Monday, February 25, 2013

Discretionary Spending has Doubled since 2000, so Why the Panic Over Sequestration?

Check out this graph that I came up with using the White House's historical budget tables and nominal GDP data from FRED:


As you can see, government spending has dwarfed the growth in the economy since 2000 with even non-Defense discretionary spending up a whopping 85% since then compared to growth in nominal GDP of 57.5% (so no blaming the wars in Iraq and Afghanistan).  The sequester cuts barely even register as blips on these spending growth curves with total federal spending continuing to climb after these supposedly "draconian" cuts.

So all the scare tactics that seem to imply that aircraft will drop from the skies, cops and FBI agents will be let go and children will die from lack of vaccinations are just a bunch of BS.  As everyone who has been to a government office knows, there is plenty of slack in government with government workers being paid more to do less than private sector counterparts.  Check out this list of common sense cuts from Rand Paul that won't cause anyone to lose their jobs:

•         Stop Hiring New Federal Employees: $6.5 billion saved annually 

Every year, thousands of federal employees retire or leave their jobs. In 2011, roughly 62,000 people ended their careers with the government. Estimates vary, but allowing a federal bureaucrat to retire without replacing that person with another employee can save anywhere from $60 billion to $200 billion over 10 years. This provision estimates to save $6.5 billion in one year.

•·         Bring Federal Employee Pay in Line With Private Jobs: $32 billion saved annually 

According to the Congressional Budget Office, the average compensation of a federal employees is 16 percent more than their private equivalents. By reducing salaries to align more with their private counterparts, this provision could save as much as $32 billion a year.

•·         Reduce Federal Employee Travel by 25 Percent: $2.25 billion saved annually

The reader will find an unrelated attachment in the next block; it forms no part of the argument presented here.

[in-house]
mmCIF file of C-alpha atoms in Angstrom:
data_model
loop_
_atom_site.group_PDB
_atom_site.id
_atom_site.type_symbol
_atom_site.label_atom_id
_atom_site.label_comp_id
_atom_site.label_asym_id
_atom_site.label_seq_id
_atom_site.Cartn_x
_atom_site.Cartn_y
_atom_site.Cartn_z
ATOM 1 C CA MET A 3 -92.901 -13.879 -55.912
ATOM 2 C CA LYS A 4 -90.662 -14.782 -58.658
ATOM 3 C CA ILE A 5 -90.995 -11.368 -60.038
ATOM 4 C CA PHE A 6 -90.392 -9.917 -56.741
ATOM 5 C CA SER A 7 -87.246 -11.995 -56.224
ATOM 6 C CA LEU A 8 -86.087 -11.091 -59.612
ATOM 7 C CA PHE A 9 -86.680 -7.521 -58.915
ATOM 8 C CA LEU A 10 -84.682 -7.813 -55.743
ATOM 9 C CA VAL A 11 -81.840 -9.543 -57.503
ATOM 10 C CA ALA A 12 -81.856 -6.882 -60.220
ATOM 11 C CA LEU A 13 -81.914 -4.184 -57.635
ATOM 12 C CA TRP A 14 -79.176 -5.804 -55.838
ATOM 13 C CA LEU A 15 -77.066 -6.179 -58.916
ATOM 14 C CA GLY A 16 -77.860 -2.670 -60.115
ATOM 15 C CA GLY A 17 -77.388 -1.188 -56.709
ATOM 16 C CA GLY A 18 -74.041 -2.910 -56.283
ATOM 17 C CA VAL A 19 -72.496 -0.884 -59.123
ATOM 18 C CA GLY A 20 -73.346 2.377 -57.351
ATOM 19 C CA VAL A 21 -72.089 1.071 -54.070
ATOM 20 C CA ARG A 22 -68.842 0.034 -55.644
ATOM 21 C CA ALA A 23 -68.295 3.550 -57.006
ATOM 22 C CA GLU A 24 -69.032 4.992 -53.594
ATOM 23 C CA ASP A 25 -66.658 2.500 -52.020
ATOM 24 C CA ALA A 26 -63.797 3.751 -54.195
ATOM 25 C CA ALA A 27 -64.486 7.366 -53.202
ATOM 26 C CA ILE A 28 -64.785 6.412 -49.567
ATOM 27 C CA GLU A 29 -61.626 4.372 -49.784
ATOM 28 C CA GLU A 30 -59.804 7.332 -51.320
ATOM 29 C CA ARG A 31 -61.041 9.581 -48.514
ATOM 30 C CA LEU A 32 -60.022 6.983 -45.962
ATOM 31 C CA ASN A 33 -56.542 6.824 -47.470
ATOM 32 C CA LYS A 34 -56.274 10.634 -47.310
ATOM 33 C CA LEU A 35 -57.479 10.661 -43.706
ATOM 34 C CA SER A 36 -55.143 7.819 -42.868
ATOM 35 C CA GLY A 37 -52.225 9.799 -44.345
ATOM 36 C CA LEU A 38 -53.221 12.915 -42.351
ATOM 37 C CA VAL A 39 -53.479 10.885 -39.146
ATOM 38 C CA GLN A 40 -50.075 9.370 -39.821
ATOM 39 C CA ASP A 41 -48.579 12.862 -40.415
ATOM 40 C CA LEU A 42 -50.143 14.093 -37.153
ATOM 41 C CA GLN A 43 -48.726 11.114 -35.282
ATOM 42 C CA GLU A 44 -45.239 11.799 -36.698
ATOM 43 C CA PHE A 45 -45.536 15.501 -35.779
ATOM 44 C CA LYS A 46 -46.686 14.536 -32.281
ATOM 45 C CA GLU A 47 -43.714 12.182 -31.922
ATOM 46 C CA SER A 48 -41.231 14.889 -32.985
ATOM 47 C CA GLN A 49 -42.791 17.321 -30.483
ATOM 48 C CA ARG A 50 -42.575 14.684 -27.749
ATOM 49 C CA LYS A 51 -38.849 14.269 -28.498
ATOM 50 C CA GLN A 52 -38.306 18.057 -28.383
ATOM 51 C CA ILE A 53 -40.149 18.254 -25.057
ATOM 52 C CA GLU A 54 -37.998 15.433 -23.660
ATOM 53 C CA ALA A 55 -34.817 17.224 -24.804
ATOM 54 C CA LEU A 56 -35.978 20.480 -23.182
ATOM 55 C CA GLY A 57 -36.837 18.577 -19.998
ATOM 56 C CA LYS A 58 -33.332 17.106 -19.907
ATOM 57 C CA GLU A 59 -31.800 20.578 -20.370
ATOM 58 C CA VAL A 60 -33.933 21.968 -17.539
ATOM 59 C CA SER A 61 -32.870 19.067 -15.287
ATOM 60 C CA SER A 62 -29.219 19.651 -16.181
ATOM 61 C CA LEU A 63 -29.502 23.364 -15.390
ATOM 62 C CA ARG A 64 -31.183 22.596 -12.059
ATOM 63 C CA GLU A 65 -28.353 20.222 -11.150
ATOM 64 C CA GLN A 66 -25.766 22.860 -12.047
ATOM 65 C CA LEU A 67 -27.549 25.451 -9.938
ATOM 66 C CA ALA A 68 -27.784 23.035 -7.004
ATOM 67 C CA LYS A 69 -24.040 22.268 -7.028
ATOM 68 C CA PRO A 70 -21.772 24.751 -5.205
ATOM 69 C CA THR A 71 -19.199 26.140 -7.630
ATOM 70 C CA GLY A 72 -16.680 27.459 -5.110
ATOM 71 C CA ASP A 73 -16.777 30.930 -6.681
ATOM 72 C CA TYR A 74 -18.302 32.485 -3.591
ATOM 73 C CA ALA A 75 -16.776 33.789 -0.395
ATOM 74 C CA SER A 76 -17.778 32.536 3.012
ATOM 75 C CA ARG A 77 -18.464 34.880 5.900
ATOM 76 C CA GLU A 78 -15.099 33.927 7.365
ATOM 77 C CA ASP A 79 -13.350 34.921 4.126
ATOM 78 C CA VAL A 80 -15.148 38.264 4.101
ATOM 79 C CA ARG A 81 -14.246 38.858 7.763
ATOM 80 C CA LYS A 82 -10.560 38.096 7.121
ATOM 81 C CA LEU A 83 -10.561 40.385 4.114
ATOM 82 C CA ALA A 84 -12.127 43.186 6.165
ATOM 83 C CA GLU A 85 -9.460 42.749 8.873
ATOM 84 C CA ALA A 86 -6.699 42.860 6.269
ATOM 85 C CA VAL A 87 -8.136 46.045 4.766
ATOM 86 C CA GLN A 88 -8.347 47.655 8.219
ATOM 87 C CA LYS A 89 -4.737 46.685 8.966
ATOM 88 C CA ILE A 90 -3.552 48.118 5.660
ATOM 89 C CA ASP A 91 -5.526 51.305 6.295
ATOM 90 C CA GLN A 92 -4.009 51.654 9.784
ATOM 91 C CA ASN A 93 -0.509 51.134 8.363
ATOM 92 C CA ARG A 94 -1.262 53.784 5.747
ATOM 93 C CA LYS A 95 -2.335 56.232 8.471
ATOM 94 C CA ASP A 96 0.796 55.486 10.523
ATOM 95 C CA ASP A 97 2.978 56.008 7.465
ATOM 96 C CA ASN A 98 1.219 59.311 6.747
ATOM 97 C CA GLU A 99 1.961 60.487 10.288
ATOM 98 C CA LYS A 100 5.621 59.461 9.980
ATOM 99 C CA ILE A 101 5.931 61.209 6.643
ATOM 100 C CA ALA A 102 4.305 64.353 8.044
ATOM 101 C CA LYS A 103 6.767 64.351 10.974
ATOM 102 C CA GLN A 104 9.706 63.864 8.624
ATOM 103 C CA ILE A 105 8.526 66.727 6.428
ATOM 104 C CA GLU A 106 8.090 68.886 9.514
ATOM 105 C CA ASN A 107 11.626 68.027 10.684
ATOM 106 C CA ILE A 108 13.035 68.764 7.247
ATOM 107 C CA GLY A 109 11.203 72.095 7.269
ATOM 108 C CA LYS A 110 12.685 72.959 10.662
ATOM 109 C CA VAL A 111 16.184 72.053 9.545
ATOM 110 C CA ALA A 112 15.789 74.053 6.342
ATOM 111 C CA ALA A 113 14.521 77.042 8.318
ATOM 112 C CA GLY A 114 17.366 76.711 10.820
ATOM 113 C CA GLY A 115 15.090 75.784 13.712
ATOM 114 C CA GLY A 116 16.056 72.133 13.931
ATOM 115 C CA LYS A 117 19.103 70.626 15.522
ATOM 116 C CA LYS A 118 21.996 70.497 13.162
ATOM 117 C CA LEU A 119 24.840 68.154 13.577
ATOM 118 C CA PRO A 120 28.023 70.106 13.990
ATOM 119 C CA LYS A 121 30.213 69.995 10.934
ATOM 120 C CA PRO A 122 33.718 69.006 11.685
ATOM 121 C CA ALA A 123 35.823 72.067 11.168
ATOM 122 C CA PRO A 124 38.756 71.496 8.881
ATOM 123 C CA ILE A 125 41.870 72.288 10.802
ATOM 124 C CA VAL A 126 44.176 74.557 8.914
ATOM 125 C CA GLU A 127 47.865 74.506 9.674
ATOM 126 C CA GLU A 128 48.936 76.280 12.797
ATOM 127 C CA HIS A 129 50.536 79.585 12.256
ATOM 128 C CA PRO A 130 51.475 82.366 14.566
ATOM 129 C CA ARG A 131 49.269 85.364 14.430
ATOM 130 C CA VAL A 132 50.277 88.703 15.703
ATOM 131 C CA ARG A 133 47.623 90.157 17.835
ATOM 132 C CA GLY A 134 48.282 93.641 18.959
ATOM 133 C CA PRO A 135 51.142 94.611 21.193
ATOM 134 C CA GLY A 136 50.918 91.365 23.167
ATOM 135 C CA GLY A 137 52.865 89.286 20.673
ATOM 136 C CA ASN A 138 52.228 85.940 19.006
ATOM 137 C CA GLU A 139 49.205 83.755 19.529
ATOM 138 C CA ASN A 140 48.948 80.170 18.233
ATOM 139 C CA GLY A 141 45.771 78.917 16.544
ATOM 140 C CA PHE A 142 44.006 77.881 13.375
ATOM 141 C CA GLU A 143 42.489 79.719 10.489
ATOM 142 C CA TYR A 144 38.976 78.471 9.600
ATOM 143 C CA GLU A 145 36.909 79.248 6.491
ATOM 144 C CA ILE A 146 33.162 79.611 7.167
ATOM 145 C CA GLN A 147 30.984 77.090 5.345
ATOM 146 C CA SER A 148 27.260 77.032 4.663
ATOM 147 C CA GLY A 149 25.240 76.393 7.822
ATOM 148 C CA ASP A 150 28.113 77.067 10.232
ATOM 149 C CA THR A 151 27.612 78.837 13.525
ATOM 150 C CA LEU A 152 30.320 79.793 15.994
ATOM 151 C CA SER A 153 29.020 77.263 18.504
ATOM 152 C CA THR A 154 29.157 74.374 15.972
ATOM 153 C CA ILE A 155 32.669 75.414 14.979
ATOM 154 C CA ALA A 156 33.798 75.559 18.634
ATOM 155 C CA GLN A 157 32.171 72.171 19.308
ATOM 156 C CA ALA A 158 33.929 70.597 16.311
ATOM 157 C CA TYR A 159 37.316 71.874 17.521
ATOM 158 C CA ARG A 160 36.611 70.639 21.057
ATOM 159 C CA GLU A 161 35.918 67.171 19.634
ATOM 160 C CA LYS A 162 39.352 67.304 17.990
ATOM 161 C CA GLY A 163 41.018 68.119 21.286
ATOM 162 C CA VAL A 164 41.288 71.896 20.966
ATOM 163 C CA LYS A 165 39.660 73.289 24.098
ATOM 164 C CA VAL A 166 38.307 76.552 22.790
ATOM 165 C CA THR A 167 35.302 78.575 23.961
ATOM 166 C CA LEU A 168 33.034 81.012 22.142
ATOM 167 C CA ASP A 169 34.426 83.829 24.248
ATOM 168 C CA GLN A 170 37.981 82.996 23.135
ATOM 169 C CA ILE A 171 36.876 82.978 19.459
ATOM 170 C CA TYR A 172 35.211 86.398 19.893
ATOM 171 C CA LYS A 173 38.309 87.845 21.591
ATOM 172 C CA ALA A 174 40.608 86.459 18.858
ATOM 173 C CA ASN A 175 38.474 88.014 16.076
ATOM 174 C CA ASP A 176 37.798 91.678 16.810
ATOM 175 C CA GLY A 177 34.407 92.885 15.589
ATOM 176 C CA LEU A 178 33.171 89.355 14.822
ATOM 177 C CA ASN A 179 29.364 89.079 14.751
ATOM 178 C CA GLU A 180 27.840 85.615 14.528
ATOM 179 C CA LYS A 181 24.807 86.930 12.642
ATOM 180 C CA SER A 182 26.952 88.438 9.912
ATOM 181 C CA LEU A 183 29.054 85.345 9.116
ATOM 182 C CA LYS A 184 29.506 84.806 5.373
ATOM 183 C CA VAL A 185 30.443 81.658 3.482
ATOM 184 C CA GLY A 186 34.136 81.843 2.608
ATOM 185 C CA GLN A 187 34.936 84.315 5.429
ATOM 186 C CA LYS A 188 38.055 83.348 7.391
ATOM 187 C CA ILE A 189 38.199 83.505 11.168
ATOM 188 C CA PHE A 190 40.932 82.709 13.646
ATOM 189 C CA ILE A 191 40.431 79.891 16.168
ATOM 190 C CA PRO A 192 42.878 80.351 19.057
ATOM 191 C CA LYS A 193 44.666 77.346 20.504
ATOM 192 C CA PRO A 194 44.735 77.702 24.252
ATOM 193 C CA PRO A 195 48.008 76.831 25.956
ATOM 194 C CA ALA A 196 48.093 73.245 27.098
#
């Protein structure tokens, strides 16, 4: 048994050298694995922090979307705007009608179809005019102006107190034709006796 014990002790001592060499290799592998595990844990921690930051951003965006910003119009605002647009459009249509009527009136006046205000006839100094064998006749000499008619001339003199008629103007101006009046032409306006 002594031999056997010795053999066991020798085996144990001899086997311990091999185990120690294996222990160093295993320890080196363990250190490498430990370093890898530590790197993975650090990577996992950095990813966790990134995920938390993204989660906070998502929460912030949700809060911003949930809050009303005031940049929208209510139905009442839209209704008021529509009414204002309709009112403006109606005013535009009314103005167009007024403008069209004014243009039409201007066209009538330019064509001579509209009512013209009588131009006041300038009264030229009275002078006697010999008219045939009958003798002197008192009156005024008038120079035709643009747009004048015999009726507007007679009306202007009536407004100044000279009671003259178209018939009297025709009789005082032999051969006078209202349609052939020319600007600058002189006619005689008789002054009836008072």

The latest data provided by the General Services Administration suggested that the federal government spent $9 billion on travel. Reducing the federal travel budget by at least 25 percent can reduce the budget by $2.25 billion a year.

•·         Focus Military Research on Military Needs: $6 billion saved annually 

According to research done by the staff of Sen. Tom Coburn (R-Okla.), found that the Defense Department spent $6 billion on research that had nothing to do with military or military-related health inquires.

•·         Require Competitive Bidding for Government Contracts: $19 billion saved annually 

The Davis-Bacon prevailing wages law requires federal projects to pay the employees higher wages. This would repeal this requirement and allow the government to save money by making pay competitive to all government employees. The Heritage Foundation estimates that this will save $9 billion a year. Also, many contracts in the federal government are provided to companies without requiring a competitive bid - or the opportunity for the government to contract work at the lowest price possible. This provision would require the government to competitively bid all contracts. This provision would save an additional $10 billion a year.

•·         Cut 50 Percent of Foreign Aid: $20 billion saved annually

We spend more than $40 billion a year on foreign aid. When we're dealing with a budget crisis here at home, it's only responsible to bring this money home. This provision would eliminate half the foreign aid budget. 

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